Coyote, Kayo Dot's fourth studio album, is a single, narrative-driven, long-form composition written with story and text provided by a close, terminally-ill friend of the band, Yuko Sueta, in the final stage of her life. Coyote was once again engineered by Randall Dunn (Sunn 0))), Earth, Six Organs of Admittance) in Seattle, Washington, forging a new genre of "goth fusion" which combines elements of early Cure, Faith And The Muse, and Bauhaus with Herbie Hancock's psychedelic album, Sextant, and Scott Walker's recent album, The Drift.The
lyrics and story were constructed with deliberate melodrama to pay homage as well to the intended gothic vibe, expressing the protagonist's loneliness and longing to be in a better place, and her journey through her own personal looking-glass through a hallucinatory world of fear and wonder.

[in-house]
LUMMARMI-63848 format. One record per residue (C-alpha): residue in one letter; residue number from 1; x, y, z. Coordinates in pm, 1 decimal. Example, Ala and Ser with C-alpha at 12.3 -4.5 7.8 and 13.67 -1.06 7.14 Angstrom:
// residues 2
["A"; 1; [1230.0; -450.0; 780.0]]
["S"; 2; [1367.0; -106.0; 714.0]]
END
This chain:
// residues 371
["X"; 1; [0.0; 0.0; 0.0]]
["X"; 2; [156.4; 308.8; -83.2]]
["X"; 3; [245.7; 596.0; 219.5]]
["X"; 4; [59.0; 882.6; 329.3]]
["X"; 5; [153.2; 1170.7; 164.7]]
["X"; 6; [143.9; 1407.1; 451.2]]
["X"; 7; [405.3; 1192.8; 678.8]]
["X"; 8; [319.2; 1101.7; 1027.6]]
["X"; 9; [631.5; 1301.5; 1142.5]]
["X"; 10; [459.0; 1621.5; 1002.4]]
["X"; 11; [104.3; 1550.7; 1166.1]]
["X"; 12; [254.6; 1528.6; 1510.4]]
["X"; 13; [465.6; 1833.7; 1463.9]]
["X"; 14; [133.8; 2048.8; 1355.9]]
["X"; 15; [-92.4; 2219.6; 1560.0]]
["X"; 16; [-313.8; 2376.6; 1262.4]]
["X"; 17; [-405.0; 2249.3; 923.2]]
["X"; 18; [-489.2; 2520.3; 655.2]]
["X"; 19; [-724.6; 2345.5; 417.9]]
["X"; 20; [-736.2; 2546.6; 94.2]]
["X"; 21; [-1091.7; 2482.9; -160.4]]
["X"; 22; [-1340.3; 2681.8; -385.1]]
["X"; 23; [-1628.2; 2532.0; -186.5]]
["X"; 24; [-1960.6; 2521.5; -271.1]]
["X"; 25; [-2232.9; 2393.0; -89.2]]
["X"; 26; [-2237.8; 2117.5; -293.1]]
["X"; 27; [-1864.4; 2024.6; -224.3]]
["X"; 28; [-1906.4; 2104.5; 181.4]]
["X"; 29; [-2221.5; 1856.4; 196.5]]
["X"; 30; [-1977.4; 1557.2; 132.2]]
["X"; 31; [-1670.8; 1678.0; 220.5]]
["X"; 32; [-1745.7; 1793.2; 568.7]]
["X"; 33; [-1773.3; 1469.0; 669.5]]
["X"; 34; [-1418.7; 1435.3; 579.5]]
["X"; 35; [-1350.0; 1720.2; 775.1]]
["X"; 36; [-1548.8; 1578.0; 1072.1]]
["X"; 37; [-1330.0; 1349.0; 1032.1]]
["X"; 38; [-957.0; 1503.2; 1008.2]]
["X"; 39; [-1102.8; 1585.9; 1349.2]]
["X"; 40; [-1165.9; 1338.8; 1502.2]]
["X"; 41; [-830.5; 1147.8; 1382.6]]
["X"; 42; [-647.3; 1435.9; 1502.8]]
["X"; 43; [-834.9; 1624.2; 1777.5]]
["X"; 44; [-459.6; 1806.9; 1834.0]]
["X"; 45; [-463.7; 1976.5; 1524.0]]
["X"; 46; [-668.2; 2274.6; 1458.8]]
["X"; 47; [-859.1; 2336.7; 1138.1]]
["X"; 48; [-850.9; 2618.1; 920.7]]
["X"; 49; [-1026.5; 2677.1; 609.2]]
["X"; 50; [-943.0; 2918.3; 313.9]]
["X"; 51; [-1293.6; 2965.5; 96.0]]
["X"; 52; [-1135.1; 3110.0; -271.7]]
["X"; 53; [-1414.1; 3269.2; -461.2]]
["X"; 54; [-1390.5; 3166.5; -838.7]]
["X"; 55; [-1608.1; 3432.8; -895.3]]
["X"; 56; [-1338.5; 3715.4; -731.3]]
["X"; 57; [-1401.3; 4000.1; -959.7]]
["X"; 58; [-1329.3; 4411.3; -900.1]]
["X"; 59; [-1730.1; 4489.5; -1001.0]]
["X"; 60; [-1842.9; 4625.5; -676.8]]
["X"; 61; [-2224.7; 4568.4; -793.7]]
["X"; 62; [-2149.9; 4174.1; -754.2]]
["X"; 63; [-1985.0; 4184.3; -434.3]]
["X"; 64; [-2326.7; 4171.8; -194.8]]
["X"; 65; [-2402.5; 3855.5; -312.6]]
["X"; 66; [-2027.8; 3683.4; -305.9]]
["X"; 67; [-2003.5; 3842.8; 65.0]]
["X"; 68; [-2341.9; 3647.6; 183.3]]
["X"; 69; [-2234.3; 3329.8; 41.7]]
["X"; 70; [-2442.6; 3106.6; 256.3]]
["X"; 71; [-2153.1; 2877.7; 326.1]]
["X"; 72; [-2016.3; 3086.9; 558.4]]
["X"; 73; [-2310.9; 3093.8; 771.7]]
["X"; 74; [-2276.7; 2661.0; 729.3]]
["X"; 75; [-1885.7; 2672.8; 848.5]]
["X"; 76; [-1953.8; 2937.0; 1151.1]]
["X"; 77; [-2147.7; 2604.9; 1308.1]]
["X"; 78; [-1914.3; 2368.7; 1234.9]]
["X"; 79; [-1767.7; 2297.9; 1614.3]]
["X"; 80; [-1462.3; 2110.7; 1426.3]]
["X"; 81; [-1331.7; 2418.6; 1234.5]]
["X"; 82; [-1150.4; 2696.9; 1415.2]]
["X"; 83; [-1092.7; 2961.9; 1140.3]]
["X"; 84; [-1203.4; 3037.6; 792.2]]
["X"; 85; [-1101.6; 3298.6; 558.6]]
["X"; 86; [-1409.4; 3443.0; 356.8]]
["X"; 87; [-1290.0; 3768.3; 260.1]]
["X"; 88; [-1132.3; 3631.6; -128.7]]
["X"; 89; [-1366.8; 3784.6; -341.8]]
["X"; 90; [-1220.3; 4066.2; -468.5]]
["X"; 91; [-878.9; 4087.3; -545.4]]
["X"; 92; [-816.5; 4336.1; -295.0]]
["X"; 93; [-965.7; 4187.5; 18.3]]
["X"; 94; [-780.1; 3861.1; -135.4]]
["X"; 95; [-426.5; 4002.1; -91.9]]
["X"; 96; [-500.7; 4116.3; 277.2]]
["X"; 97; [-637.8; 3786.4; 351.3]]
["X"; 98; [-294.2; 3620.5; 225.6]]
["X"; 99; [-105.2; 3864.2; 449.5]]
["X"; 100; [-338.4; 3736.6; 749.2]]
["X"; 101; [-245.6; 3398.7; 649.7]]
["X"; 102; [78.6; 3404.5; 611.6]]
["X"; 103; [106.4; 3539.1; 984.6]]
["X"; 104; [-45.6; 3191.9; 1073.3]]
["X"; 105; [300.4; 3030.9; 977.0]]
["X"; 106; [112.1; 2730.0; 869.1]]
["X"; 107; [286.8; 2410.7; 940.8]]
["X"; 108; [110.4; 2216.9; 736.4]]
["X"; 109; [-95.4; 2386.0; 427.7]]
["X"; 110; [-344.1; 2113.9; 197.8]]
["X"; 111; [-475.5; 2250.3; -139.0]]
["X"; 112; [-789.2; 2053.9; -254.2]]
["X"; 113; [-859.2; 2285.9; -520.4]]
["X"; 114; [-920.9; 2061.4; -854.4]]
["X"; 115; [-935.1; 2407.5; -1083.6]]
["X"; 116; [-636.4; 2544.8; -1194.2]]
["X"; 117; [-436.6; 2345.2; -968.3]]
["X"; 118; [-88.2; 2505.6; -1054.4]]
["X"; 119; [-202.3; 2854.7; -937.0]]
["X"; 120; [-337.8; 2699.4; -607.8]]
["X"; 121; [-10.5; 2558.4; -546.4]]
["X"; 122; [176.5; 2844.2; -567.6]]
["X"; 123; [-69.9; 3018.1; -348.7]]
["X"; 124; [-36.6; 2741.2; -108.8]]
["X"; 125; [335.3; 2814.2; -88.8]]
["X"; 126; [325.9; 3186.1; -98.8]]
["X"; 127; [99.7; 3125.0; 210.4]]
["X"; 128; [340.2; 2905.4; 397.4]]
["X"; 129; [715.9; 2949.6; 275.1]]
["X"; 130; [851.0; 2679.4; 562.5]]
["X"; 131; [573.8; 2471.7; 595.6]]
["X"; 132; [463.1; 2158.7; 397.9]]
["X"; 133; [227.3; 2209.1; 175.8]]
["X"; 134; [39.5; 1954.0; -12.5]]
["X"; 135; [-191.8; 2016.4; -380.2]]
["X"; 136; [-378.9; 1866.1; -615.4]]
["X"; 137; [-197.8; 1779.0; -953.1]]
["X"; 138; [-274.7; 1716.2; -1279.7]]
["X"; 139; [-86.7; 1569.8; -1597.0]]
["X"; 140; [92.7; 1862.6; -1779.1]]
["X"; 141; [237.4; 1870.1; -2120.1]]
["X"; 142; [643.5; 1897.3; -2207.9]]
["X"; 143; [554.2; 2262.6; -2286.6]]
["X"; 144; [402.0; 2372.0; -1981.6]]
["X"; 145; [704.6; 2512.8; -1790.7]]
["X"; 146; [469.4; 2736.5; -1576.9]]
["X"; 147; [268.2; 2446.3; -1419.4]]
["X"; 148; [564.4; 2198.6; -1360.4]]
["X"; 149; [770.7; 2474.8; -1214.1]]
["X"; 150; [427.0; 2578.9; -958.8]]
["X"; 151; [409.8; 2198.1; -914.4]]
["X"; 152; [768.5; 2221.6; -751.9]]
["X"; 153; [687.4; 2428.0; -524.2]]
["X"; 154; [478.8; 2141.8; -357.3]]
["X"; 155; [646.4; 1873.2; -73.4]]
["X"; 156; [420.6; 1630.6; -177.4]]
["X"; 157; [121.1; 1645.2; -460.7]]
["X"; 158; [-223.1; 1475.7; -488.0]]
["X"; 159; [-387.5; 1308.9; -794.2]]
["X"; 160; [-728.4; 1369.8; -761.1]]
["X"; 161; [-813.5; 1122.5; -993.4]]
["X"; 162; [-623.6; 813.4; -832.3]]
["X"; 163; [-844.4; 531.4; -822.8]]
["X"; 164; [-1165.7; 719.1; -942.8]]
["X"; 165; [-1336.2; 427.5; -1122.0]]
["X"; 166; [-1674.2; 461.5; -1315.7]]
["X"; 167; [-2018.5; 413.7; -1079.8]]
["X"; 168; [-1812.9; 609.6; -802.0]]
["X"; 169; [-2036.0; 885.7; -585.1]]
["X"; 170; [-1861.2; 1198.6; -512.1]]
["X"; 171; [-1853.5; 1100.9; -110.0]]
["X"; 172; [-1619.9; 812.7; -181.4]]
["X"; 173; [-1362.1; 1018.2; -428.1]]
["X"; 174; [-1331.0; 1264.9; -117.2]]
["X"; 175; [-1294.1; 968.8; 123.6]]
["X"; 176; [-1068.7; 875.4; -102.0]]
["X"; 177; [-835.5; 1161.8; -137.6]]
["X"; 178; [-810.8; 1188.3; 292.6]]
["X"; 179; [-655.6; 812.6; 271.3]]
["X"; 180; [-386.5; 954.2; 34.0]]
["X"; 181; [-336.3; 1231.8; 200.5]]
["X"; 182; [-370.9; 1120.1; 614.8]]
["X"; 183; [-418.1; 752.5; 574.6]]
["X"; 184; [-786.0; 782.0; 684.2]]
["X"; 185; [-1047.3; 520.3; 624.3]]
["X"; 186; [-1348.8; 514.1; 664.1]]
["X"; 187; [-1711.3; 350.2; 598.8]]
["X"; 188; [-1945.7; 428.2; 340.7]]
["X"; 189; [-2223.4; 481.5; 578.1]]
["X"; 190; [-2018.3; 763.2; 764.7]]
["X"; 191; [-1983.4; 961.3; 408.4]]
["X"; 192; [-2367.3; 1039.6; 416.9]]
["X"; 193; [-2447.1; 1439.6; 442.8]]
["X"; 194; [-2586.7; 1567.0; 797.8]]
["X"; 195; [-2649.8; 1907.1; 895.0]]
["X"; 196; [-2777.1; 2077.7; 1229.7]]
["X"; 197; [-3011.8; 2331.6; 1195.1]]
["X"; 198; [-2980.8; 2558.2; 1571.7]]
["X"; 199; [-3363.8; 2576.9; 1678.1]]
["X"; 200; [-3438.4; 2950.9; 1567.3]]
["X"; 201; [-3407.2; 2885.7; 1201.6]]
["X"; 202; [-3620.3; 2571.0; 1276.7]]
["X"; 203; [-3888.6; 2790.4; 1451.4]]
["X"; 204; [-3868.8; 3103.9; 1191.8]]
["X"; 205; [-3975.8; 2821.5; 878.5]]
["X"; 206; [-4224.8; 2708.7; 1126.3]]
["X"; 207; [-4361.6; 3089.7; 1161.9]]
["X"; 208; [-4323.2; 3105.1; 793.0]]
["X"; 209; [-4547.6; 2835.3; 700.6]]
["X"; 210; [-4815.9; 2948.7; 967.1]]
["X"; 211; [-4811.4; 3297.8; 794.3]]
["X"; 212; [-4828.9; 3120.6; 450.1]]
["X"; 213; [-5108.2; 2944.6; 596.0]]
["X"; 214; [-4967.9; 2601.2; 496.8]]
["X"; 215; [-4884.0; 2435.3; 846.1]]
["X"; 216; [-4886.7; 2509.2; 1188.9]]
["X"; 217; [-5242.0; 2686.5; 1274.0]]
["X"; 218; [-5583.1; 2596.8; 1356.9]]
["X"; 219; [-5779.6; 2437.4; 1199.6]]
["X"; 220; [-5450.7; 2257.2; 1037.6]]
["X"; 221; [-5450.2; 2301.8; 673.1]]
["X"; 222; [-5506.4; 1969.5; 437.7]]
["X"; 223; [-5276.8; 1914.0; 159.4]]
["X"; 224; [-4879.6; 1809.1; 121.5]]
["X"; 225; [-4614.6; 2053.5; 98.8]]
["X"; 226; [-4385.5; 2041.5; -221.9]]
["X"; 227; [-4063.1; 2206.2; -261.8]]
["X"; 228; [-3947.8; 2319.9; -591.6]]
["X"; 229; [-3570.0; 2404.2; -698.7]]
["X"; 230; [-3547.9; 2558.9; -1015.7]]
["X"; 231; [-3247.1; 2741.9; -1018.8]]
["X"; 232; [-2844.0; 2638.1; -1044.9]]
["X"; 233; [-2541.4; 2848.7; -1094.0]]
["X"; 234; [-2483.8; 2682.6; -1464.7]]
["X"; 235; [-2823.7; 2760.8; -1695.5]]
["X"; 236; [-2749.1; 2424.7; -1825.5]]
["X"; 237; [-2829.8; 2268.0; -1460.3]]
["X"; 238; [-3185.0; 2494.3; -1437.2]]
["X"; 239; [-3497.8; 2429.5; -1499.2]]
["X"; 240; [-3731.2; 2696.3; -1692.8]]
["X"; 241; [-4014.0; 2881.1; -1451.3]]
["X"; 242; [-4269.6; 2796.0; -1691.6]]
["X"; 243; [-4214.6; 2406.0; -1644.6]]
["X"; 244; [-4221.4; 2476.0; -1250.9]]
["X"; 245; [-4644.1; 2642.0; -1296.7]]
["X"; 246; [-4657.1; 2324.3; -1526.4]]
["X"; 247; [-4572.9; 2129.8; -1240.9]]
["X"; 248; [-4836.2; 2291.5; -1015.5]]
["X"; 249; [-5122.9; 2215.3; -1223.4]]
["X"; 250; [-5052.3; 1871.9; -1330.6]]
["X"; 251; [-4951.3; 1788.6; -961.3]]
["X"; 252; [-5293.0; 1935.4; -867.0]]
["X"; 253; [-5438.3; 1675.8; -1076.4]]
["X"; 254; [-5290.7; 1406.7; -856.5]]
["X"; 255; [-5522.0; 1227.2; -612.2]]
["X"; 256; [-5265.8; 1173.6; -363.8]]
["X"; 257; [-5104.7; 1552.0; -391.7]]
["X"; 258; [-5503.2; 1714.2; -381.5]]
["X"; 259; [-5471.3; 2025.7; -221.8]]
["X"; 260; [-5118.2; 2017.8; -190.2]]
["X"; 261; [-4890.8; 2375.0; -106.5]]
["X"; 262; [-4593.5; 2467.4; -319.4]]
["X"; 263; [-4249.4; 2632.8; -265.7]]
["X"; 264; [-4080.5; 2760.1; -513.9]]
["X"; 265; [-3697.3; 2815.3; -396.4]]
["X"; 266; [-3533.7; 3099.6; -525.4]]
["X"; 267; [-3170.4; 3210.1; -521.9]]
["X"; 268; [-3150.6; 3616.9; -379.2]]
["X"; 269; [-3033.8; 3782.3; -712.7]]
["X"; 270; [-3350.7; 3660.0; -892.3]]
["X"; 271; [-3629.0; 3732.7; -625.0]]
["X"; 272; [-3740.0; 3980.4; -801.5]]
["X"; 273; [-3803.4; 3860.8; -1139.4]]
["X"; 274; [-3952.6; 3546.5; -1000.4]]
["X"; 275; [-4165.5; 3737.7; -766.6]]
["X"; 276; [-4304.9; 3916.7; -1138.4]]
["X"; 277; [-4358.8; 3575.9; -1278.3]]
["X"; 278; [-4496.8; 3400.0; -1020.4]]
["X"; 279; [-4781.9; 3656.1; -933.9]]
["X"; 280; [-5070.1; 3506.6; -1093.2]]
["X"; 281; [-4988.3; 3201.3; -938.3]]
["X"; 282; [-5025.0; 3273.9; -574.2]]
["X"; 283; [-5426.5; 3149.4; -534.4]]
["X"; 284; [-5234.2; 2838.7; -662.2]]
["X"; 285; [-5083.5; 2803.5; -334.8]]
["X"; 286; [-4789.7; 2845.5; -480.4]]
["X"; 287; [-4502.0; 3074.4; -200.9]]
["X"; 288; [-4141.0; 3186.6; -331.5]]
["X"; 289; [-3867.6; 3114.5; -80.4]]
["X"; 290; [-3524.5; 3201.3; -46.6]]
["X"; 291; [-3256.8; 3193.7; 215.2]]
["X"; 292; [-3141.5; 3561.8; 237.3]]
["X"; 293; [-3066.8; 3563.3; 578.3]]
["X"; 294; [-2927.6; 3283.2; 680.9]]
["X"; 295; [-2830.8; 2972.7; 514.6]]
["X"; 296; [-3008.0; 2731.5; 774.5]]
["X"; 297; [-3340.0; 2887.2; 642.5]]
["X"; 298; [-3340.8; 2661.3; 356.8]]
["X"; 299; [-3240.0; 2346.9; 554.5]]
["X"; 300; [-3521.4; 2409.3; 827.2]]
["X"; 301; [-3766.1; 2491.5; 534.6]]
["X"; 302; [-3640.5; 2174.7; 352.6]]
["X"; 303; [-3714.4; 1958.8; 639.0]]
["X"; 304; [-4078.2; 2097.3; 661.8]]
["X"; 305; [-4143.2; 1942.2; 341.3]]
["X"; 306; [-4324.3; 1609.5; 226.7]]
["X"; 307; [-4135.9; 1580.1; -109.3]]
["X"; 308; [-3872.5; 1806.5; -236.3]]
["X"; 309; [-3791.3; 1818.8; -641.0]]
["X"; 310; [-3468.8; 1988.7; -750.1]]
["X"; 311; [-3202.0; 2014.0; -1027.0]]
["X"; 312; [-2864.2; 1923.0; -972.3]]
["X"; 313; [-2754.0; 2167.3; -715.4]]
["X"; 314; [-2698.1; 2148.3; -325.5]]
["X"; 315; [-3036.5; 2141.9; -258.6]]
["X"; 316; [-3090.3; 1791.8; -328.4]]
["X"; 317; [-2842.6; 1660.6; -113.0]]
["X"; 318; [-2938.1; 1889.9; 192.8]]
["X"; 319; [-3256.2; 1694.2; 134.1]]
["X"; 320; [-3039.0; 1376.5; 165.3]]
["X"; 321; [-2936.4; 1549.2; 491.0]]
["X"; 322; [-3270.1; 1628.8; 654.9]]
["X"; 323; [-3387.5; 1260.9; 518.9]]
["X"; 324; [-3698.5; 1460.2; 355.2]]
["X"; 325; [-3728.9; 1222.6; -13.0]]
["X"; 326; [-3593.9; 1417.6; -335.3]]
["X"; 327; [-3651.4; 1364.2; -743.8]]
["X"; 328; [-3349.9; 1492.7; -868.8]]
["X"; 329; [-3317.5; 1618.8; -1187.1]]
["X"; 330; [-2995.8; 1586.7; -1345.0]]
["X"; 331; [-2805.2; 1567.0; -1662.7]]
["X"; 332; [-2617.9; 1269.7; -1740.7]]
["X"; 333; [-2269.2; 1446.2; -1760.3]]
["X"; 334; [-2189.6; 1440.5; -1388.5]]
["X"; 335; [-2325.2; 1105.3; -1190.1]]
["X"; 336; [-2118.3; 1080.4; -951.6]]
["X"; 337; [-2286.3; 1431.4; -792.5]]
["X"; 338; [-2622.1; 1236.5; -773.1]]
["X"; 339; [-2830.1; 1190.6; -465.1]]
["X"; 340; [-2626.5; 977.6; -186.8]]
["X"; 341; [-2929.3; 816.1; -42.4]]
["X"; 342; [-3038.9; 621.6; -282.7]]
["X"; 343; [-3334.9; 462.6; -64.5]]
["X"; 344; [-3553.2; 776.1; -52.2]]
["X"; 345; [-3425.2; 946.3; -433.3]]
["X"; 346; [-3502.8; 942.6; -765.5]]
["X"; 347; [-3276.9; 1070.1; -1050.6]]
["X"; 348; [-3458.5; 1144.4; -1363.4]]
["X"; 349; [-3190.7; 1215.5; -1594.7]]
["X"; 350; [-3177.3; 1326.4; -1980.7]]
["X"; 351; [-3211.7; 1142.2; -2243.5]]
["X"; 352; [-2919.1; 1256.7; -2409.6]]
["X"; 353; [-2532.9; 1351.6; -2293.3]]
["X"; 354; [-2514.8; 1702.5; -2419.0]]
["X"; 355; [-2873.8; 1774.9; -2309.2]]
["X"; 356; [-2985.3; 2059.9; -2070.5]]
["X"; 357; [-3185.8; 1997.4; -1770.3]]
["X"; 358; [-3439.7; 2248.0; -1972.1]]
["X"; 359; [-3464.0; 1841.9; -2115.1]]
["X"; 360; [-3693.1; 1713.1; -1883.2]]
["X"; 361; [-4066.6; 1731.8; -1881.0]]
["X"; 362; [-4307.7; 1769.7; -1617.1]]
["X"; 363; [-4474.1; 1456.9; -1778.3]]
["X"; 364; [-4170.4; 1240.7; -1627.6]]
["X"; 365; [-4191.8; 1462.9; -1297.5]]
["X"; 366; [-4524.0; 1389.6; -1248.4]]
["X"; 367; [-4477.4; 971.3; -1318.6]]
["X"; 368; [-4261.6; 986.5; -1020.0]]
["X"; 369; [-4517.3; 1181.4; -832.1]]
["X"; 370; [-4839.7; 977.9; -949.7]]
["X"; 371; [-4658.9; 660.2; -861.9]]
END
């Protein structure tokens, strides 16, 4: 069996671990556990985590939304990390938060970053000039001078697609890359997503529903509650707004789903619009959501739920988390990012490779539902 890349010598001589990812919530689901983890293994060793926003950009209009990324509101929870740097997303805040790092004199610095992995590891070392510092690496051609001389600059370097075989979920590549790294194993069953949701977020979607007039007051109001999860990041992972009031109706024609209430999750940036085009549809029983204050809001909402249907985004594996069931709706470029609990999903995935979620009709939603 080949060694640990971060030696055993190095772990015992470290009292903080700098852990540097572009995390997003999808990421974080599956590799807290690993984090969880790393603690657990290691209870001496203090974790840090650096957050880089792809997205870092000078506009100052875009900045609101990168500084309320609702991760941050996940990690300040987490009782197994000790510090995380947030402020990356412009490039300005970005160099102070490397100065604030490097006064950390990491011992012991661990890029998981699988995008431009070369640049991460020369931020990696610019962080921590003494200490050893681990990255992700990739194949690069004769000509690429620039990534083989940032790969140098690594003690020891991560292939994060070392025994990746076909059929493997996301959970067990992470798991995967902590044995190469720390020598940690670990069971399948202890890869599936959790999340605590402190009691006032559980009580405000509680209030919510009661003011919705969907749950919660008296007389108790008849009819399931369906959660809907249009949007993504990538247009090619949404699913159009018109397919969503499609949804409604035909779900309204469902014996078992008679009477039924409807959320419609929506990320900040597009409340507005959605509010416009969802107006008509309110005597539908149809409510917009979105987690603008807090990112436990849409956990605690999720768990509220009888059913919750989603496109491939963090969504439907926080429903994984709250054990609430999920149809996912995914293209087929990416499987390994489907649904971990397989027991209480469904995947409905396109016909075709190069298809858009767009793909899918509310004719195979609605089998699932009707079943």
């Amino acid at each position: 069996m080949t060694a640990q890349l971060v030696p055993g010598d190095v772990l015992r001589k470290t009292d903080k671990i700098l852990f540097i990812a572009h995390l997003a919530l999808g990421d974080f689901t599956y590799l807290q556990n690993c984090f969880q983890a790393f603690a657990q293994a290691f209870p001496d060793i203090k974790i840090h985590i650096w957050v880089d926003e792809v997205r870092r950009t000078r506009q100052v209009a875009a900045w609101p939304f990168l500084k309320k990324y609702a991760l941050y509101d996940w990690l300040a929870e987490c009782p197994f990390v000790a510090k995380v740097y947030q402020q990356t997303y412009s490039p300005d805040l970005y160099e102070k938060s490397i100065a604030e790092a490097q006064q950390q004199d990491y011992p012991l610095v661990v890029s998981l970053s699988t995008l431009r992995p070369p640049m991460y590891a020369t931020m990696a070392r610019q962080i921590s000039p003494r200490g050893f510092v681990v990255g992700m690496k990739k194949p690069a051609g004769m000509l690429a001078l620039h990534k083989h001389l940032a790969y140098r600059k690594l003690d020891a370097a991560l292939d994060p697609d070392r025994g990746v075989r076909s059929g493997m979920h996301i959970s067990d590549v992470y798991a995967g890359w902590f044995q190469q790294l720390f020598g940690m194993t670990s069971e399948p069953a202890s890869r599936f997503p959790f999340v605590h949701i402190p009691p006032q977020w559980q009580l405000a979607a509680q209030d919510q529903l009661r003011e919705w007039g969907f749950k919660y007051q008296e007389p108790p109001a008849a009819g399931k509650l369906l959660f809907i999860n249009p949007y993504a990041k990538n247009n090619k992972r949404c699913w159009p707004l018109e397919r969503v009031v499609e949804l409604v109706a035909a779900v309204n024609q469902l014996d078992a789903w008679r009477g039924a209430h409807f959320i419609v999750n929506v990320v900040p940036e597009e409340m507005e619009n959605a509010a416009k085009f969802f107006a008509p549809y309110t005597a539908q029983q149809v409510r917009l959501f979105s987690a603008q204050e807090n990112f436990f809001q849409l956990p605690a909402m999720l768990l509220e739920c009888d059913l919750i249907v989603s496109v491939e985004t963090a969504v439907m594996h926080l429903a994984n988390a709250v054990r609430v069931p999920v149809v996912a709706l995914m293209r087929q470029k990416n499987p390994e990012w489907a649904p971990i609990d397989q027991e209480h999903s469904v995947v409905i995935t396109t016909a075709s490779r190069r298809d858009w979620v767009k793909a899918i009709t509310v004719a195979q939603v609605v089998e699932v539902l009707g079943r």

The musical objective this time around was to create a piece of music that uses the sonic aesthetic of this specific era of gothic art-rock integrated with a more modern-classical approach to form and architecture. To achieve this, Kayo Dot has put together a new instrumentation, which features trumpet (provided by former Candiria trumpet player Tim Byrnes) and alto saxophone at the lead, backed up by violin, keyboards, piano, organ, bass guitar, percussion, and a pronounced lack of guitar across the album. This album also marks the return of former Kayo Dot member, Terran Olson, whose contributions were heard on the band's 2003 debut, Choirs of the Eye, as well as with Kayo Dot's alter-ego, Maudlin of the Well. The music is also more rhythmically-driven than any previous Kayo Dot work, and being a performance-oriented composition, it was recorded mostly live (similar to 2006's Dowsing Anemone With Copper Tongue).Coyote
also brings back some of the aggression absent from 2008's Blue Lambency Downward.